Anthropology’s recent re-engagement with animism via ontology has been built on problematising and sometimes collapsing the discipline’s central binaries – nature/culture; material/immaterial etc. These arguments have focused less, though, on the central binary of life and death. The original anthropological arguments revolved around the question of life and death – inasmuch as they were arguments about soul, or anima. This paper considers the possible implications of a return to life and death, through an exploration of the animation of representations of the most important death within Christianity – Christ’s crucifixion. It examines three examples of crucifixal animation: in Maltese devotion to a crucifix dating from the seventeenth century, that has miraculous powers, and is periodically paraded in Holy Week ritual; in Late Medieval/Early Modern ritual in various parts of Europe, which used poseable, articulated models of Christ that often also had hydraulic systems built in them to make Christ ‘bleed’ whilst on the cross; and in the Holy Week ritual of the Philippines, in which young men themselves enact the crucifixion. The paper examines these different gradations, or different stages, of animation, suggesting that their ritual effectiveness – and their ability to capture life and death – lies in people’s bodily and sensory engagement with statues and images of the crucifixion.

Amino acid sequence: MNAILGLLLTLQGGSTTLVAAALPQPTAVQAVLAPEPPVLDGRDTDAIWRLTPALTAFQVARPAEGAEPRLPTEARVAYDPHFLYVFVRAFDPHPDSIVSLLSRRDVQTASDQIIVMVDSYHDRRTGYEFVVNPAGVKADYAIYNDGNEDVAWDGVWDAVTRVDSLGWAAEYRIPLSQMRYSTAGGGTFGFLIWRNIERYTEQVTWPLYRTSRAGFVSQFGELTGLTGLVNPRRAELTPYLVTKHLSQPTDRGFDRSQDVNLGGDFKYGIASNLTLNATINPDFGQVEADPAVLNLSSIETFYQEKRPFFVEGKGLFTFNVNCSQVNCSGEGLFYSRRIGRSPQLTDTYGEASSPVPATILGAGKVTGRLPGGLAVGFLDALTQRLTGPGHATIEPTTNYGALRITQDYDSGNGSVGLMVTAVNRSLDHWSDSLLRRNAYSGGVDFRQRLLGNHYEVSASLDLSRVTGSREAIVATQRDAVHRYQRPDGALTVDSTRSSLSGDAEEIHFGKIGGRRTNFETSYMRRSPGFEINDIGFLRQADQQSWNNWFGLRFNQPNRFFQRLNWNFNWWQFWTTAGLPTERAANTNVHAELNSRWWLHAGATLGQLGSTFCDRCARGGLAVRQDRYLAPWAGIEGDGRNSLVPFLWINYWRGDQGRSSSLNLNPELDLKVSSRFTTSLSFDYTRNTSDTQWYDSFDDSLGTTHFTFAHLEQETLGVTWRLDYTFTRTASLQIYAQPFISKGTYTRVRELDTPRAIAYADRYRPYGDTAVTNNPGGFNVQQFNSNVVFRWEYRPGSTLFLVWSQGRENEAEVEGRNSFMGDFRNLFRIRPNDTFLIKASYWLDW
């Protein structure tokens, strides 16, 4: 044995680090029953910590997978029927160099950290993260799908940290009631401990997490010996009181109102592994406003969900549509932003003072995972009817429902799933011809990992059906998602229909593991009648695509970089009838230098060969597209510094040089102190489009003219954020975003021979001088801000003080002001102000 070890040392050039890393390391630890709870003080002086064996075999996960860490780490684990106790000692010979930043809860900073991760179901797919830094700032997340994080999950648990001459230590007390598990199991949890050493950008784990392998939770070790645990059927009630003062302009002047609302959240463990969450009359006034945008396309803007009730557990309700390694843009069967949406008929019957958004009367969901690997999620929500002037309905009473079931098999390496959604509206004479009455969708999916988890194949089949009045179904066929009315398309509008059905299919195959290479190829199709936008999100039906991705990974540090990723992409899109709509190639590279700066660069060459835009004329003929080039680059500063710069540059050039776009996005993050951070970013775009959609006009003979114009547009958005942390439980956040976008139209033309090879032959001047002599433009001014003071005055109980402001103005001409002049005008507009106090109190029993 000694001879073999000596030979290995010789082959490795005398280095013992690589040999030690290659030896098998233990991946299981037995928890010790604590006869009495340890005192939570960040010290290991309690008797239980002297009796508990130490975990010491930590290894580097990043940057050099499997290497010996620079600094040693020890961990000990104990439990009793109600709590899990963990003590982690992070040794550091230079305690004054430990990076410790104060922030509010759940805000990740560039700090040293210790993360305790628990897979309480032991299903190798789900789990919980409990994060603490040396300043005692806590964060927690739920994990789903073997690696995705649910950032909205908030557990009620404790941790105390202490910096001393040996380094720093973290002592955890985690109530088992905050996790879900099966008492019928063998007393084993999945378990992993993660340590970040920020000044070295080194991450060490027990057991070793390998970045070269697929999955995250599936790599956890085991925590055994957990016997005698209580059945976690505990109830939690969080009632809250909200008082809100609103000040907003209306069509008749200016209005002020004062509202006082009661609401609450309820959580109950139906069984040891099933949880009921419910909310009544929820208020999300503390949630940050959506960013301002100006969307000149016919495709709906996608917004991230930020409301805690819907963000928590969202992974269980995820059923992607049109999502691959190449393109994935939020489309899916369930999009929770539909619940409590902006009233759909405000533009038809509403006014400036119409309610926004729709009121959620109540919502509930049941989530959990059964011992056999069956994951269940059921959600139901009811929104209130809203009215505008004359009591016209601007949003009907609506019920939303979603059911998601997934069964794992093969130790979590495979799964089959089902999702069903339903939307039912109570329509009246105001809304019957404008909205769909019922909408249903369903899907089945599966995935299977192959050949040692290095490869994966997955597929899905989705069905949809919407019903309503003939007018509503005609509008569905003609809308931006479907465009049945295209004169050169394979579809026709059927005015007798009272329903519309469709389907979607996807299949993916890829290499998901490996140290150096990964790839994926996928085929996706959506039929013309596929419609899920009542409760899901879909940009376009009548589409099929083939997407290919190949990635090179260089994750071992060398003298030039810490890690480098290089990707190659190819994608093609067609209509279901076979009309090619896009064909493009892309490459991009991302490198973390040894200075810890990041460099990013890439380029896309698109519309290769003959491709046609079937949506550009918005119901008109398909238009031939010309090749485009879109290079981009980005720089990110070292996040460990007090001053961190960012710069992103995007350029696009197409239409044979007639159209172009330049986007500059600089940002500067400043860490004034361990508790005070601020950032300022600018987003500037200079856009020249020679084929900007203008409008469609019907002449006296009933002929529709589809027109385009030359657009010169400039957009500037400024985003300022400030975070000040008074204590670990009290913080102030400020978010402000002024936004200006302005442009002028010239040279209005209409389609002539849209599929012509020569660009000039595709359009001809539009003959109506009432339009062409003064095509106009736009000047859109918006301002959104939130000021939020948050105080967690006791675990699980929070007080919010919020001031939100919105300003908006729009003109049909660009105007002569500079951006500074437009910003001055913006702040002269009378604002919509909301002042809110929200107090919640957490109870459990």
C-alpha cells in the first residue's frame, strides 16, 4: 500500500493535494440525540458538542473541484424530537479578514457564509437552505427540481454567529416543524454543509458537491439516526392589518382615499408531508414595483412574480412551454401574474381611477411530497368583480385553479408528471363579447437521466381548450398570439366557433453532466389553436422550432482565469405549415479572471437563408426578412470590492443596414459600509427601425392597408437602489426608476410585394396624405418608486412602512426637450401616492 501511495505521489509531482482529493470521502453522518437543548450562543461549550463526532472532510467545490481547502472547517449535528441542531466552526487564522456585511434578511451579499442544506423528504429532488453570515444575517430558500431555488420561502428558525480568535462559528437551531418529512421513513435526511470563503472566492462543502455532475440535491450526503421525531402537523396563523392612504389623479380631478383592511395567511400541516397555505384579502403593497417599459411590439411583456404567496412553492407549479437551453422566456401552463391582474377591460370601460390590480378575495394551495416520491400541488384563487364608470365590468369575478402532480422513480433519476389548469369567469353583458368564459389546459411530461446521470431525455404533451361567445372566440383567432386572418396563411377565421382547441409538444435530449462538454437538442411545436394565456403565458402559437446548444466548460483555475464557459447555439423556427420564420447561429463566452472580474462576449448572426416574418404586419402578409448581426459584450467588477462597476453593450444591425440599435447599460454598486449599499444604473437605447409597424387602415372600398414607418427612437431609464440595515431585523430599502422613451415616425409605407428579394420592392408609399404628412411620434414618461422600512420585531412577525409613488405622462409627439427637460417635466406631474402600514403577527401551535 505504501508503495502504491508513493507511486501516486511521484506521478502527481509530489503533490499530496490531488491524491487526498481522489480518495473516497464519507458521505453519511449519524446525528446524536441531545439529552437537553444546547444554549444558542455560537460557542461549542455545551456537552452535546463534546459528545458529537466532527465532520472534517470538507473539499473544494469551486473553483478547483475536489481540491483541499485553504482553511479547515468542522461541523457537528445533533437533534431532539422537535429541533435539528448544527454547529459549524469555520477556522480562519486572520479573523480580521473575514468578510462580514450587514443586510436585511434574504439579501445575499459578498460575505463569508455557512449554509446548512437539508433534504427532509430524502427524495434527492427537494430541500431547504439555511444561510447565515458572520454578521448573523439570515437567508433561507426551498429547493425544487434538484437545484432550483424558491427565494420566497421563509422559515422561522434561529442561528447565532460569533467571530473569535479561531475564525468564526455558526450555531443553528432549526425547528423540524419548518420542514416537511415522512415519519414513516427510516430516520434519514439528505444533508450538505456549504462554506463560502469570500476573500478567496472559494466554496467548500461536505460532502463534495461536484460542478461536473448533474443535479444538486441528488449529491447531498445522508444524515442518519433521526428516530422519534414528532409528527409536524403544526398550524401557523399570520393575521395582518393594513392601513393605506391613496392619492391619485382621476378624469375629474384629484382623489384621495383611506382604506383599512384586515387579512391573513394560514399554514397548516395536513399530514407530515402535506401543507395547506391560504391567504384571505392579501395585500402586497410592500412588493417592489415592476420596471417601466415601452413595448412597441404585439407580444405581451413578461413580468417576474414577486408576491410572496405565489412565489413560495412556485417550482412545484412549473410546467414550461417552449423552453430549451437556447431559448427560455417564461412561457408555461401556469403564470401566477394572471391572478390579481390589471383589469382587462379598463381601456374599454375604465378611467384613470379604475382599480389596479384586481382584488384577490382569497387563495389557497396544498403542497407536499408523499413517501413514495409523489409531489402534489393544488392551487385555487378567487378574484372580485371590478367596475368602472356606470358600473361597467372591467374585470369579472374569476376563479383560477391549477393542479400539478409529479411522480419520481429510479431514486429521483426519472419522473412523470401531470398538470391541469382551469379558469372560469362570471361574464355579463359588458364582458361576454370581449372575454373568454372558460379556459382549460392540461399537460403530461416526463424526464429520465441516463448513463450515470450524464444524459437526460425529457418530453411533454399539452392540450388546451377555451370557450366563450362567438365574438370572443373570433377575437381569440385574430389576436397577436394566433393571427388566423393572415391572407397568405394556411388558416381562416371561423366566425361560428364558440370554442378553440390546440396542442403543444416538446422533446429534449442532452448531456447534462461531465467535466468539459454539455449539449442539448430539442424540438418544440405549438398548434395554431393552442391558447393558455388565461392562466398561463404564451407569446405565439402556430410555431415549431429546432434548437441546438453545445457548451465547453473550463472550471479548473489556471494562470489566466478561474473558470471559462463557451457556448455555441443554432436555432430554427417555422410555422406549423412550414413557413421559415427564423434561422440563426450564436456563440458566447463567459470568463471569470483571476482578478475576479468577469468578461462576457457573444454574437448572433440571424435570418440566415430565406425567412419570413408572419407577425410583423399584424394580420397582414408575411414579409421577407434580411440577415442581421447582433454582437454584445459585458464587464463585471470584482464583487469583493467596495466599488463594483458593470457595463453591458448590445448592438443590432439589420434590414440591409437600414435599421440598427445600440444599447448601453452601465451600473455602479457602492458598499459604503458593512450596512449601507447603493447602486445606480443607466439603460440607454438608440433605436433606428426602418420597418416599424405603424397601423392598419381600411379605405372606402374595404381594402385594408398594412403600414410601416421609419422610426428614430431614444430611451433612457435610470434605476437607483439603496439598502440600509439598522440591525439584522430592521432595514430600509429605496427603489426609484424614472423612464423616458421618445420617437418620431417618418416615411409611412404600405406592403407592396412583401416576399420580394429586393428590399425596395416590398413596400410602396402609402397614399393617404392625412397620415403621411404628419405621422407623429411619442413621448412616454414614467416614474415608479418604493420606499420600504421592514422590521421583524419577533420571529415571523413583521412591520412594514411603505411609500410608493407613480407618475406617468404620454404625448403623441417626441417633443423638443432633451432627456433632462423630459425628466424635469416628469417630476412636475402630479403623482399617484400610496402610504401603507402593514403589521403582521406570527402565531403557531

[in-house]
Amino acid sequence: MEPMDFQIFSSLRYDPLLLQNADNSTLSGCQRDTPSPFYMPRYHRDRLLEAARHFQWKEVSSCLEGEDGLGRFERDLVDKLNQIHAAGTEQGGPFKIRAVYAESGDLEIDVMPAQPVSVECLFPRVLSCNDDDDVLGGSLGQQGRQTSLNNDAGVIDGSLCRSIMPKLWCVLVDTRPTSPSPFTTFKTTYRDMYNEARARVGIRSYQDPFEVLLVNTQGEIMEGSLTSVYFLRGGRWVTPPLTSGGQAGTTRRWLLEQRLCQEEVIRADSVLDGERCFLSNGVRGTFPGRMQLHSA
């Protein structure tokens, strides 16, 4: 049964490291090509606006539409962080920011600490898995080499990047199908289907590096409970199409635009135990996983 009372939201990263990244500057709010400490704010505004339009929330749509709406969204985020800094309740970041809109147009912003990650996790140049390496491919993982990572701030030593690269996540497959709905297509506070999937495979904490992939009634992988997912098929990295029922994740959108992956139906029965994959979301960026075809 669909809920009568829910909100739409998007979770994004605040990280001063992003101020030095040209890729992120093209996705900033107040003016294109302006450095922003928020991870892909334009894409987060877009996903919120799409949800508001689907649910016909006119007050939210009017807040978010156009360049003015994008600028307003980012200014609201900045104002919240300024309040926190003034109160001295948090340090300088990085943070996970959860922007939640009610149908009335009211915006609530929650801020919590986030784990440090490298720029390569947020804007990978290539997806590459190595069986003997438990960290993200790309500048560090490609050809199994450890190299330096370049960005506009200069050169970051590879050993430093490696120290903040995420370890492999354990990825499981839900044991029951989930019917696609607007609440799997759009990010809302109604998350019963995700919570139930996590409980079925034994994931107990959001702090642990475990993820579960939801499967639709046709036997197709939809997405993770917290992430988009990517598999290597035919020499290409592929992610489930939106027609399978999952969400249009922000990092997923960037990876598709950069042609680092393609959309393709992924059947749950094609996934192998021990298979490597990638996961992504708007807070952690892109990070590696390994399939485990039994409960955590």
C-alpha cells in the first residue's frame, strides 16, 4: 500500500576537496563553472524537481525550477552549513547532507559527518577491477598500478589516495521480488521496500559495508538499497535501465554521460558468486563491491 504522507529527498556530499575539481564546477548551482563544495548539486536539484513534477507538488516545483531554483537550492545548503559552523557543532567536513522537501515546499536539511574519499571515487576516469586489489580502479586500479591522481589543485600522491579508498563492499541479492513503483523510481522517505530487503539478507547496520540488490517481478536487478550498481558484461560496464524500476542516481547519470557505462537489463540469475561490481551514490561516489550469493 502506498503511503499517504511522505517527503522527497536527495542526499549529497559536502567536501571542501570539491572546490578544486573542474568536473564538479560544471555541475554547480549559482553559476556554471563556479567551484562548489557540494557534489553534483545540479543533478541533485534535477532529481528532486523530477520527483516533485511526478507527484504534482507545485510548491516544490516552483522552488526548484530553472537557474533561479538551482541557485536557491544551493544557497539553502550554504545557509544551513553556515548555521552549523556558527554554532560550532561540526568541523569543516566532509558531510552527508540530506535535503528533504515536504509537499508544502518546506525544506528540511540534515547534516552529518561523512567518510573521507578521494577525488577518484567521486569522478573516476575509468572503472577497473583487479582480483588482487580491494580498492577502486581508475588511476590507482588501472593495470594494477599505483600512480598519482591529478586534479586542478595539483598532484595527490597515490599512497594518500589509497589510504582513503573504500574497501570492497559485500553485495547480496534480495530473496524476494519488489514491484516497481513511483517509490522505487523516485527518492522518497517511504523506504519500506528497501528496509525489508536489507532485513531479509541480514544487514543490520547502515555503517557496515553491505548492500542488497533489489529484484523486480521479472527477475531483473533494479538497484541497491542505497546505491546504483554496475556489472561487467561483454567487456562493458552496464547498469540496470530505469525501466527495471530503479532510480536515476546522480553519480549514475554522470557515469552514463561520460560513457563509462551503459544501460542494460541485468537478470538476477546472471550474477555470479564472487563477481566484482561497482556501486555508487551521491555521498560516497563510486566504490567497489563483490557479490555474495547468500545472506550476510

VMMA-Pitt Rivers Museum Lunchtime Lectures Hilary 2020
Pitt Rivers Museum Lecture Theatre (off Robinson Close)
Fridays at 1pm (Weeks 1-8)
Convened by Elizabeth Hallam and Christopher Morton